DNC sets qualifications for South Carolina debate
The Democratic National Committee (DNC) on Saturday established the qualifications for candidates to participate in the presidential debate on Feb. 25 in South Carolina.
To qualify for the debate stage in Charleston later this month, candidates need to reach 10 percent in four polls approved by the DNC or 12 percent in South Carolina-specific polls. The polls must have been released between Feb. 4, the day after Iowa’s caucuses, and Feb. 24.
Candidates can also qualify by winning at least one delegate to the Democratic National Convention from Iowa, New Hampshire or Nevada.
The debate will take place just days before the South Carolina primary on Feb. 29.
The thresholds for the Charleston debate are nearly identical to those for the Feb. 19 debate in Nevada, with the only differences being a shorter polling window and not counting Nevada-specific polls toward qualifications.
Former Vice President Joe Biden, former South Bend, Ind., Mayor Pete Buttigieg and Sens. Amy Klobuchar (D-Minn.), Bernie Sanders (I-Vt.) and Elizabeth Warren (D-Mass.) have all already qualified for the event.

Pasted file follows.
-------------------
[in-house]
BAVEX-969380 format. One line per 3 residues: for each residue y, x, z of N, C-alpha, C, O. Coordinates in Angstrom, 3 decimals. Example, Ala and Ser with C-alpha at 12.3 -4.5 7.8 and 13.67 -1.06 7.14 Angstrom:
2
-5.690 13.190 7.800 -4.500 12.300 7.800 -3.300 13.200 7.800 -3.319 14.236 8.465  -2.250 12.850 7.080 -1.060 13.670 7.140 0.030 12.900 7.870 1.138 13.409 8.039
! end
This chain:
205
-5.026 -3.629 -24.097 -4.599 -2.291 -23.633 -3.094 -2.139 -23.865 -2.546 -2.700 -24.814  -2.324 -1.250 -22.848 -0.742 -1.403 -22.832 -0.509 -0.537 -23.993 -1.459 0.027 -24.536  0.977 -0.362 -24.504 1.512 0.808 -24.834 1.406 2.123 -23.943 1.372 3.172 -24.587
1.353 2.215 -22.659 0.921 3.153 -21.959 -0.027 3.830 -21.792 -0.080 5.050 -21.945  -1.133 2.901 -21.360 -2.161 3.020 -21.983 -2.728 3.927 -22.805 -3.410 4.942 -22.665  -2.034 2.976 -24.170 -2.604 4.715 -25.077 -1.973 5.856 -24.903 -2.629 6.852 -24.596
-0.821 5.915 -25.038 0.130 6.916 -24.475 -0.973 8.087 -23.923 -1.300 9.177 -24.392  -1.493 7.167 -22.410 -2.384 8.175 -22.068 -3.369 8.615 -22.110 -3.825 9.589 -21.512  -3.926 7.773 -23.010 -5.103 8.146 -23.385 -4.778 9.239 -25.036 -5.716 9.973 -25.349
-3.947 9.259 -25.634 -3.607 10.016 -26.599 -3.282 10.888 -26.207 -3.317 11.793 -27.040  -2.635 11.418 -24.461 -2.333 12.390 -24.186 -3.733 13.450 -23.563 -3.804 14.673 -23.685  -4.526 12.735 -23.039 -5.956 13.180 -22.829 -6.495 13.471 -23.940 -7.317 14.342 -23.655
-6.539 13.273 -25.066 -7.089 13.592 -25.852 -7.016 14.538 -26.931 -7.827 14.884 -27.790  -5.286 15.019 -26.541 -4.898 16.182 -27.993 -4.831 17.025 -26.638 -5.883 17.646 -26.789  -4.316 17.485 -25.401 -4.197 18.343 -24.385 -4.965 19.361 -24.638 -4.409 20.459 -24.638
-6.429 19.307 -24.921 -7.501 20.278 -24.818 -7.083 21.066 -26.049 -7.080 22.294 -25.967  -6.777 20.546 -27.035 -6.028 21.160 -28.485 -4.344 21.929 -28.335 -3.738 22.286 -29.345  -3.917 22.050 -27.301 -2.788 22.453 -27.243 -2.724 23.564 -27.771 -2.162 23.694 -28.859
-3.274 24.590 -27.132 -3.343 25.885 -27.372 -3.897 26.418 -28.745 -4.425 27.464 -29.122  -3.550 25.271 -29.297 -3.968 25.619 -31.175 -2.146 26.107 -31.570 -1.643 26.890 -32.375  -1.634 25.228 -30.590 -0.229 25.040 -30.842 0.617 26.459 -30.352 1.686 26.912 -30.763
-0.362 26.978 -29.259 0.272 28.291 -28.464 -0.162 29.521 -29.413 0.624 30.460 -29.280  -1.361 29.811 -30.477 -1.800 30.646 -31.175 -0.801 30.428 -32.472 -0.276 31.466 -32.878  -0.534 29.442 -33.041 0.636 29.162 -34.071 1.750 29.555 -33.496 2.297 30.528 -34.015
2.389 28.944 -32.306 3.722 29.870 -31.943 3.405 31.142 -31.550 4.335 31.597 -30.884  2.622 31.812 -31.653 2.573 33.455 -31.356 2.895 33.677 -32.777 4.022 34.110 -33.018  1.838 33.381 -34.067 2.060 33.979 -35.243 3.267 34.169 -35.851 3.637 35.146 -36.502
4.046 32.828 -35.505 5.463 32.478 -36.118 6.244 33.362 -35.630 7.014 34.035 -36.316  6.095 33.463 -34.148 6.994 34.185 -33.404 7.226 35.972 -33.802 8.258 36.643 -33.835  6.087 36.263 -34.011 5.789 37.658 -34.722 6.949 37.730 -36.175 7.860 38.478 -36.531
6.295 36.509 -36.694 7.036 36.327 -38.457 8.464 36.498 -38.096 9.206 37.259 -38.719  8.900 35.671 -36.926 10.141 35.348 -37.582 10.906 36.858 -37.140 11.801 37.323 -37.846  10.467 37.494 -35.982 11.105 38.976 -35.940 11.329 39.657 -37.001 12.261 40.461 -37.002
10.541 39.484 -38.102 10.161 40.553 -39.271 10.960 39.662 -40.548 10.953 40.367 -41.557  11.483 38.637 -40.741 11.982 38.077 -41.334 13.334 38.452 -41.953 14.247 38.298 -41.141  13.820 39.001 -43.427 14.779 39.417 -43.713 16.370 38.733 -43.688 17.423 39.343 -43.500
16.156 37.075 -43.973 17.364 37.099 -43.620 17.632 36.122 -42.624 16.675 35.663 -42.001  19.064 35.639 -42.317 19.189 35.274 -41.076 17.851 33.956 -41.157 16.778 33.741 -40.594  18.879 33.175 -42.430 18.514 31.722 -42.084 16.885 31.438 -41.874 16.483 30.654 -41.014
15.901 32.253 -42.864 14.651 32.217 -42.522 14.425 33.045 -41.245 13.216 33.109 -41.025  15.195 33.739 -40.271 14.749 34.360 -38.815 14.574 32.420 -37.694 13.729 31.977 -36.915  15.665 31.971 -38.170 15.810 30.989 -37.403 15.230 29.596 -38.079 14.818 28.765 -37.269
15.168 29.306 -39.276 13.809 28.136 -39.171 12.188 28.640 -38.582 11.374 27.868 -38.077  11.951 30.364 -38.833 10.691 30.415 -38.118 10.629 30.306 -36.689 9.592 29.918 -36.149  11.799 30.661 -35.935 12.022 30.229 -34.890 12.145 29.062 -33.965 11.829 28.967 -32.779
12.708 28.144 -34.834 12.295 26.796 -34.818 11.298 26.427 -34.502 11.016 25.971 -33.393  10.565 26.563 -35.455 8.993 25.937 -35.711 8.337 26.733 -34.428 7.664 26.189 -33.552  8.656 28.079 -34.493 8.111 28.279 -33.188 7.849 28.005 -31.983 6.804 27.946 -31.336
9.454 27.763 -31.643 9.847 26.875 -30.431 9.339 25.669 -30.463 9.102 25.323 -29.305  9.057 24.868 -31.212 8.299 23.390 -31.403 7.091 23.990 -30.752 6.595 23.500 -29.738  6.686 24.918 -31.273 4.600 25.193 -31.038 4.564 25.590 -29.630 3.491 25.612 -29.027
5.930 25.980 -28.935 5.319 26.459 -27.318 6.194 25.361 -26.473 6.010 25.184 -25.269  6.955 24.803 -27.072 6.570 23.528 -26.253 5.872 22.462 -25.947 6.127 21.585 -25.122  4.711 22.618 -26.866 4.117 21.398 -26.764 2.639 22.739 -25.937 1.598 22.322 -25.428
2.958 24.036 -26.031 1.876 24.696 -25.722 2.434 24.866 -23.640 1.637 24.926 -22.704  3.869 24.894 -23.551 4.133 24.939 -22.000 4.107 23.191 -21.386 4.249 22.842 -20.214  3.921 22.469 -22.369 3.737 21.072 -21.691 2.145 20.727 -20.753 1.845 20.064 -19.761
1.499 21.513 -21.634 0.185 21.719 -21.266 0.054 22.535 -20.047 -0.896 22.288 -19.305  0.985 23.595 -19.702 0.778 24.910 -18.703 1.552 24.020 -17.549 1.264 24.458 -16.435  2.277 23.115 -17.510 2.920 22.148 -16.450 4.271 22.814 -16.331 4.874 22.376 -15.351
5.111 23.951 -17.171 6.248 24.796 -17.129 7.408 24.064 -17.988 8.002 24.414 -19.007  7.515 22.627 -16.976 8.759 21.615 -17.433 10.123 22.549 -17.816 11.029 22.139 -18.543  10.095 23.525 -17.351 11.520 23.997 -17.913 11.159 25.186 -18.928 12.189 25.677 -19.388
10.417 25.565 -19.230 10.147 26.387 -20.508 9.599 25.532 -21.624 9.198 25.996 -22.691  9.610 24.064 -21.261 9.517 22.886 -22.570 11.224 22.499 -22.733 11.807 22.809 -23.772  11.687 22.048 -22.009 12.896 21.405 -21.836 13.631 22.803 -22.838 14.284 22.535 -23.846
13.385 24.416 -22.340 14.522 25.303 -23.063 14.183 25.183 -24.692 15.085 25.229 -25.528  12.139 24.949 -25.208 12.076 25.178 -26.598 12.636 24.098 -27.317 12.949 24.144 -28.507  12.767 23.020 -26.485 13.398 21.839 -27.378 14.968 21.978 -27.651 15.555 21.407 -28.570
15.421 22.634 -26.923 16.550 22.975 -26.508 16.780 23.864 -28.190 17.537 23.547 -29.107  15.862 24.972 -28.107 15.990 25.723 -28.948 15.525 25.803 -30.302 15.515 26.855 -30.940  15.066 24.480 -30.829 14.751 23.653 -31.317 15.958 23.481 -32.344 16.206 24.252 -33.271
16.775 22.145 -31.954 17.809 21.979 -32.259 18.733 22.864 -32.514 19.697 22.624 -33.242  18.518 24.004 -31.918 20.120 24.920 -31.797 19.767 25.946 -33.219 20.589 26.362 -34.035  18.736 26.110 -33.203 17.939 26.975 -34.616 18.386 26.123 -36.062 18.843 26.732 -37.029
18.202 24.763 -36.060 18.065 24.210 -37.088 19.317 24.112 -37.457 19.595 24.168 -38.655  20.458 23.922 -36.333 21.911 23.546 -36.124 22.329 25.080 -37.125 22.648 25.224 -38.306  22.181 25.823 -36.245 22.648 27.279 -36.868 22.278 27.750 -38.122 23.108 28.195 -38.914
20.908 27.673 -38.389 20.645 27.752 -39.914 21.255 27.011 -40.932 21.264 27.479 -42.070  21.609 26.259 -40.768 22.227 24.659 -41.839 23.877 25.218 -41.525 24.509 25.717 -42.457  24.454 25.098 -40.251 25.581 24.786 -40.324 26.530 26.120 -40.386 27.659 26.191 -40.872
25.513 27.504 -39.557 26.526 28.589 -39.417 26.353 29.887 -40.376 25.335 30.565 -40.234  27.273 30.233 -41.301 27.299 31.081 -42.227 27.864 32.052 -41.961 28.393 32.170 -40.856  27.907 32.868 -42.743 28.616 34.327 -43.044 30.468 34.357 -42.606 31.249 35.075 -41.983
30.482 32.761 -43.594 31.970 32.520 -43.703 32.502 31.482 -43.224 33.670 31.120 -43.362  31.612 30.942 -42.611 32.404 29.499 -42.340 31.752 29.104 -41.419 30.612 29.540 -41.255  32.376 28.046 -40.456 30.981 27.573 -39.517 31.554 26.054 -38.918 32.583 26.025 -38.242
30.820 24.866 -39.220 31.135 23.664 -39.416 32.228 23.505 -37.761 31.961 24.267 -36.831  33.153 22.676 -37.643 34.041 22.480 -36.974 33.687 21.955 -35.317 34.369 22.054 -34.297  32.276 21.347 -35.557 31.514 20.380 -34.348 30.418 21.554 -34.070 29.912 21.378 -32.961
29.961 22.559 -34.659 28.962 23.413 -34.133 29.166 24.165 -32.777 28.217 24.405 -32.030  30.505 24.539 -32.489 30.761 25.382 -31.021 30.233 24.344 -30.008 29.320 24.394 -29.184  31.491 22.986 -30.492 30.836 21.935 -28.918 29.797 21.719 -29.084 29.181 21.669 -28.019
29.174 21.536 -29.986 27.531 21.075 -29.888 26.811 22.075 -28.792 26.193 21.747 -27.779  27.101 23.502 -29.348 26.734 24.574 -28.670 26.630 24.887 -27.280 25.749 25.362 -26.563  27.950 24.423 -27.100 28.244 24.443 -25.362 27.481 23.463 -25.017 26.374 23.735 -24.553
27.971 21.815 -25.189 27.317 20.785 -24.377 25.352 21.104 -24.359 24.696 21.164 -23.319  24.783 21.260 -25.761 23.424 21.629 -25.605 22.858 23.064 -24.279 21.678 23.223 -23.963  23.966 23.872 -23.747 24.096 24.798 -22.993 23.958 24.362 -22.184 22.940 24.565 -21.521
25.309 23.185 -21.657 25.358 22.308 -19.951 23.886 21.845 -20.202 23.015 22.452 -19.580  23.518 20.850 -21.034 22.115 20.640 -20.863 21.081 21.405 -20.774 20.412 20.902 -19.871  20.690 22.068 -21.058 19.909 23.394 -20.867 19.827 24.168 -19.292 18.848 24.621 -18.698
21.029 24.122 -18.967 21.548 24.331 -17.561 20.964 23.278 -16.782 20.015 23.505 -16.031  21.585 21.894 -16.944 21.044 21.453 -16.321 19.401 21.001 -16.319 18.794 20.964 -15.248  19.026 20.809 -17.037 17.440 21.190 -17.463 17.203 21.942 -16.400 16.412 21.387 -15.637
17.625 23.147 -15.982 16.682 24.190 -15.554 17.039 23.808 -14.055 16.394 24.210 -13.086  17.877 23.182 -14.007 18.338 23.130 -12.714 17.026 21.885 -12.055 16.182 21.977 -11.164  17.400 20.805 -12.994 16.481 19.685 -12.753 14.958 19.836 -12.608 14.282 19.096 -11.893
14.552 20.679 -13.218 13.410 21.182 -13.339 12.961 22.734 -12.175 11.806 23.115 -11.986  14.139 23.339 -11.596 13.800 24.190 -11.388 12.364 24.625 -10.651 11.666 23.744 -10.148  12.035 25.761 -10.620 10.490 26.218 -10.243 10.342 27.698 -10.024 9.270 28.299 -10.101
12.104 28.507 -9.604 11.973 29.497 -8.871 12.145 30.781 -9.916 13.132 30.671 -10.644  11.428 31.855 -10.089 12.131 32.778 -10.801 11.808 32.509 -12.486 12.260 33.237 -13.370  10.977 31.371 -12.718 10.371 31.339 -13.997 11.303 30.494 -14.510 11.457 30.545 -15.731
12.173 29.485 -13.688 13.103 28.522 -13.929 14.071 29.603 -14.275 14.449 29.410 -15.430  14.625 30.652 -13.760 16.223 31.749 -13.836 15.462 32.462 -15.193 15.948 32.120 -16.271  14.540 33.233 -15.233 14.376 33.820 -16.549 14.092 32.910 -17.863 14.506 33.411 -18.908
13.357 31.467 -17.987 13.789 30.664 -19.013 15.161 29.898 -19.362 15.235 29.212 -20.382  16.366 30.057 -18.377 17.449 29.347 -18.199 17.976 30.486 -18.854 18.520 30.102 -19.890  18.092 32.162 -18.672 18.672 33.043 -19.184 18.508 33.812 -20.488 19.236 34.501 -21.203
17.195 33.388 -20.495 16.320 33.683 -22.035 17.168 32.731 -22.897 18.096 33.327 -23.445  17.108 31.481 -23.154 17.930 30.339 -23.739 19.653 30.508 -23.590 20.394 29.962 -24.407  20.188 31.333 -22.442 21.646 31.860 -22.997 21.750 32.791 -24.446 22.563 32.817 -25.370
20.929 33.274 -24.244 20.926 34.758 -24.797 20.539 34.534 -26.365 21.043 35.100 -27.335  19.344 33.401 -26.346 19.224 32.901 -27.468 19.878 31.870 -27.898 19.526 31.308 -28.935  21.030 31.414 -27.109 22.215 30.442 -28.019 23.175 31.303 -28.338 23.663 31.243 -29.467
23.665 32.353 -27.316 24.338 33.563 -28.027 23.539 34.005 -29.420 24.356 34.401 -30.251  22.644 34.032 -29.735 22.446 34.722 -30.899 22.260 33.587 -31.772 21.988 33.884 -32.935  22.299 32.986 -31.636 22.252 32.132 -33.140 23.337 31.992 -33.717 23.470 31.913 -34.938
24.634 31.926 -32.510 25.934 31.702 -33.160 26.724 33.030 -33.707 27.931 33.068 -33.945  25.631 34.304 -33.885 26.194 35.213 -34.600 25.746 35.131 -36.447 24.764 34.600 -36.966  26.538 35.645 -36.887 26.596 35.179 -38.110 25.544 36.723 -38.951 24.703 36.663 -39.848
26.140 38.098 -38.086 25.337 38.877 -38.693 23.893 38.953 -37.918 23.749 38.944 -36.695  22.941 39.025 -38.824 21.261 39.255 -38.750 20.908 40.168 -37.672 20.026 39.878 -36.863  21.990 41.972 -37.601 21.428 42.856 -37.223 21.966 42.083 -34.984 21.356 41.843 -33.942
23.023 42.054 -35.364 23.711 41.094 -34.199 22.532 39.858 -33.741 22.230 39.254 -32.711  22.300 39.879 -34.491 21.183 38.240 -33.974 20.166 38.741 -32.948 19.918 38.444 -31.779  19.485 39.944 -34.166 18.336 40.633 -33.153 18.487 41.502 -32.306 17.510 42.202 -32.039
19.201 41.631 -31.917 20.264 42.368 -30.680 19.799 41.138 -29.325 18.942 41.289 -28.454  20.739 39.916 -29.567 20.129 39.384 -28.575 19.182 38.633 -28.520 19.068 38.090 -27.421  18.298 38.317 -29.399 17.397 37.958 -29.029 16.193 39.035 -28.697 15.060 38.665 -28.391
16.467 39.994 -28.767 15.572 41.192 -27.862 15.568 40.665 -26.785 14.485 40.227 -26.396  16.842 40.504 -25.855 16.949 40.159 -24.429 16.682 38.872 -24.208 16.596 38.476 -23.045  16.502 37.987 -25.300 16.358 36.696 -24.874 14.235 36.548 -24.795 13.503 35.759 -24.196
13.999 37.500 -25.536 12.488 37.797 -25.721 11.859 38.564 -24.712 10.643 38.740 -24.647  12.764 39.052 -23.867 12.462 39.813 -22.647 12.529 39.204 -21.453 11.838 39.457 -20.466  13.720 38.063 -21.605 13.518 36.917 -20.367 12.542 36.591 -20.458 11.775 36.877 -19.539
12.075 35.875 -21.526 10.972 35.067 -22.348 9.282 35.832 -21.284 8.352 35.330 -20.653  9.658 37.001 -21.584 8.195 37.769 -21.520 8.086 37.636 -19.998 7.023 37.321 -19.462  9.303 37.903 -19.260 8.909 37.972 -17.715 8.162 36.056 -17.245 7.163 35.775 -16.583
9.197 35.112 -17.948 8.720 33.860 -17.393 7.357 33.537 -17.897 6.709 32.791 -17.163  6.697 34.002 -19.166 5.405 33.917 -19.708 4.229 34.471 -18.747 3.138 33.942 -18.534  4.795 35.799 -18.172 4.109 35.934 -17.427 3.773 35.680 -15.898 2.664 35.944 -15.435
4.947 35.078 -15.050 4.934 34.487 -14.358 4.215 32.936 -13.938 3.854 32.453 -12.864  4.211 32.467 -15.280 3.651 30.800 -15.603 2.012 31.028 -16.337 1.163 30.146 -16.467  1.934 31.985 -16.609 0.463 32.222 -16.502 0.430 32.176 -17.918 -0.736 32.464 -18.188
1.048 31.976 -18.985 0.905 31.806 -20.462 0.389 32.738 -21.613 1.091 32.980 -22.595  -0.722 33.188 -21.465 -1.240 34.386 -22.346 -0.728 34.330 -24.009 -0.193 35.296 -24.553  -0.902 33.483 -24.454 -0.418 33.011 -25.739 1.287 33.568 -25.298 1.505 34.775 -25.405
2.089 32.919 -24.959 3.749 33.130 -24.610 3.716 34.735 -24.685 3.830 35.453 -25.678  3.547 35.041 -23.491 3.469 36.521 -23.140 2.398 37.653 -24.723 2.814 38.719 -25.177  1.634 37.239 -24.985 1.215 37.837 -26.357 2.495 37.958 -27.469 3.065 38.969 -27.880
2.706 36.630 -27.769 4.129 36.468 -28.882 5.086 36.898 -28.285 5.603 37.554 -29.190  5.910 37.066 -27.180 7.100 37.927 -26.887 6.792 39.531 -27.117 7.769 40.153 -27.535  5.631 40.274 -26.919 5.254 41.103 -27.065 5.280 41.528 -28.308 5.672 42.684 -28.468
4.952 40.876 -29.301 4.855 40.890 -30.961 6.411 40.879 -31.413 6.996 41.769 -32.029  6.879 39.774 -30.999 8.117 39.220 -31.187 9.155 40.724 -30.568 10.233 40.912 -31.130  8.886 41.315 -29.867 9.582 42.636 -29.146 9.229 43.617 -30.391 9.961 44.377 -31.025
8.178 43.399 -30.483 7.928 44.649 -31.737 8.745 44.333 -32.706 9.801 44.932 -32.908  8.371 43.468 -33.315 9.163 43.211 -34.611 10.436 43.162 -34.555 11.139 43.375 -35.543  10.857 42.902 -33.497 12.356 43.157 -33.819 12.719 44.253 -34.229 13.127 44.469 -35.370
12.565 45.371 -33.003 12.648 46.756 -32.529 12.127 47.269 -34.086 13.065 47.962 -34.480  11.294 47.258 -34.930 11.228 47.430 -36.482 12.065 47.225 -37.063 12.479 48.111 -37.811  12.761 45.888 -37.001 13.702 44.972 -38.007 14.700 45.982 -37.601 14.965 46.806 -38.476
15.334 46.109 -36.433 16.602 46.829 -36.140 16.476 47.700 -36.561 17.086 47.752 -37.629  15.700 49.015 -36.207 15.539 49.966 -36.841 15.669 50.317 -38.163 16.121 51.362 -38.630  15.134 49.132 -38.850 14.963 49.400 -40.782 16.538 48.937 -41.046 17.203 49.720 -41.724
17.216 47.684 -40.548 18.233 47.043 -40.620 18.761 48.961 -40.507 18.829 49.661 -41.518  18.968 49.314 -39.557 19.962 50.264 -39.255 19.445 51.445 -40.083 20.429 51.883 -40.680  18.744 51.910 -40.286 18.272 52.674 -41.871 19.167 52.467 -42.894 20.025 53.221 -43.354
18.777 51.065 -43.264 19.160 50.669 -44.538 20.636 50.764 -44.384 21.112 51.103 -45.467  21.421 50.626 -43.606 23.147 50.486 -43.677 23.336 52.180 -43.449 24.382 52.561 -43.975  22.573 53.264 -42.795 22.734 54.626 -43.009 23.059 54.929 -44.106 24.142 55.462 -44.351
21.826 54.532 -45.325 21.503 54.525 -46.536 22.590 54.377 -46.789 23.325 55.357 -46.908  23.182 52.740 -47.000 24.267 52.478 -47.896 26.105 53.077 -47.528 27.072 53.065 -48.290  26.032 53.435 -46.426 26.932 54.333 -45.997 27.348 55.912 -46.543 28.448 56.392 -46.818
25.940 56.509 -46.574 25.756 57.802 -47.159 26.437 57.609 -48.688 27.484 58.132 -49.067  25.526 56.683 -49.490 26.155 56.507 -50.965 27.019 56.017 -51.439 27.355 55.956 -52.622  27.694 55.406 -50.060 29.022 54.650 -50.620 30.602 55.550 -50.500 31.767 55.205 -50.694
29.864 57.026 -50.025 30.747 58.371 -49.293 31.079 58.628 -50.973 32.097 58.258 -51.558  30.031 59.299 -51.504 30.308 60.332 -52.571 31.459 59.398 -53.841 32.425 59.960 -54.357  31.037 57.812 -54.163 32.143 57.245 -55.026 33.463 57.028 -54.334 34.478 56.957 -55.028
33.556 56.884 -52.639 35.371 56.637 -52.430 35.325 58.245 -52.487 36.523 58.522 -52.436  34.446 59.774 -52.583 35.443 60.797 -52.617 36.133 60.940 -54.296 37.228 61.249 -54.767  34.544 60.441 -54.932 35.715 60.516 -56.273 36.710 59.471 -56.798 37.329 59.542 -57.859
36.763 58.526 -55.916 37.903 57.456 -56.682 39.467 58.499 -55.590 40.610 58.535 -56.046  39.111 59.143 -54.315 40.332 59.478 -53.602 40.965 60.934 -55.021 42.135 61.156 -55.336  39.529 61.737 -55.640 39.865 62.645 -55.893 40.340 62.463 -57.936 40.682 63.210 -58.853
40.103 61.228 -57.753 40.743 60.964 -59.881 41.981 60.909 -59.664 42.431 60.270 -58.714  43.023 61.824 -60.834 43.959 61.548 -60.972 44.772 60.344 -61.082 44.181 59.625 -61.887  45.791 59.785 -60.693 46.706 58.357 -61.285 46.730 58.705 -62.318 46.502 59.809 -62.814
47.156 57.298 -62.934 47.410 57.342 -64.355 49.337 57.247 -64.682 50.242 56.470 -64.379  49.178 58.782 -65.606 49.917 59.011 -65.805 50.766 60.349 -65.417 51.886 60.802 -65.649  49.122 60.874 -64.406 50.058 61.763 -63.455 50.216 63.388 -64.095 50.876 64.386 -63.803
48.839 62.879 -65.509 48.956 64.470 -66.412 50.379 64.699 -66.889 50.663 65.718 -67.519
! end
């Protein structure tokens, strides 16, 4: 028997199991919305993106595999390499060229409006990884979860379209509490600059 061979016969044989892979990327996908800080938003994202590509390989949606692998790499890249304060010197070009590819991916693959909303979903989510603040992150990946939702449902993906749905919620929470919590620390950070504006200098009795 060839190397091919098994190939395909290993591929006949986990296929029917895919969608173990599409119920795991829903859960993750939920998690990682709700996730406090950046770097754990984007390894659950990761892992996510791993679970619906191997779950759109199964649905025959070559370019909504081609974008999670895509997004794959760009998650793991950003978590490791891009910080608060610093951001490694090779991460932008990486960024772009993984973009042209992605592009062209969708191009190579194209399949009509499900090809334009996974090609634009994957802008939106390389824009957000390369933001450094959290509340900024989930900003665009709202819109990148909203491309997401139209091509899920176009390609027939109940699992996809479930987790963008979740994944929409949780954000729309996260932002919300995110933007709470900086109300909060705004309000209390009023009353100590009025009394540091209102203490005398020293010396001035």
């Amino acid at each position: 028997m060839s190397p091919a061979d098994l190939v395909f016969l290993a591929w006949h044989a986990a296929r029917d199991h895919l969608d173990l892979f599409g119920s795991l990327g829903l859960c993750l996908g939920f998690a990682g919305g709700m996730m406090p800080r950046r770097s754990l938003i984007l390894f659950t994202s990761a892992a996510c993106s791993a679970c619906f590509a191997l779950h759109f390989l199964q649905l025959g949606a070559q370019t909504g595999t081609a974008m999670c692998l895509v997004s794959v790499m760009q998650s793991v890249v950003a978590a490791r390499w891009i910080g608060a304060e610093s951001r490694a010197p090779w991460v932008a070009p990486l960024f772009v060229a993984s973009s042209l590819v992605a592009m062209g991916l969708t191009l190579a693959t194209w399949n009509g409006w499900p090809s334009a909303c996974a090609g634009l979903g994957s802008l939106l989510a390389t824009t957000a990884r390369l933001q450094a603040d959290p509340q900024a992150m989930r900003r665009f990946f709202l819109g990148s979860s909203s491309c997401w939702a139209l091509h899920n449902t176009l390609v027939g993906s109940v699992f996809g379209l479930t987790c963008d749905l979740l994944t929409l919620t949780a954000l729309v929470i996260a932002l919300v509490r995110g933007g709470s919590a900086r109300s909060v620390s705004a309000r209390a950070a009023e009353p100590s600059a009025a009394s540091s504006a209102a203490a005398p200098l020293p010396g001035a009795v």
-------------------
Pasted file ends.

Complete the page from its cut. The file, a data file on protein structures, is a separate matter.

The South Carolina debate will be hosted by CBS News and the Congressional Black Caucus Institute, in partnership with Twitter.
The criteria leave the door open for two billionaires, Tom Steyer and former New York City Mayor Michael Bloomberg, to make the debate stage. However, neither have qualified for the Nevada debate ahead of the Feb. 18 deadline.
Bloomberg, who has yet to appear on a debate stage after his late entry into the race in November, is one poll away from reaching the threshold for the Nevada debate.
The DNC scrapped a donor threshold for the debates last month. The qualification kept Bloomberg off the debate stage since he is completely self-funding his campaign.
Steyer faces a more uphill battle to reach the threshold by the Tuesday deadline.
The race in South Carolina is expected draw much attention, as the still-crowded primary field seeks to prove their support among African American voters, a key Democratic Party voting bloc that makes up over 60 percent of the state’s primary electorate.
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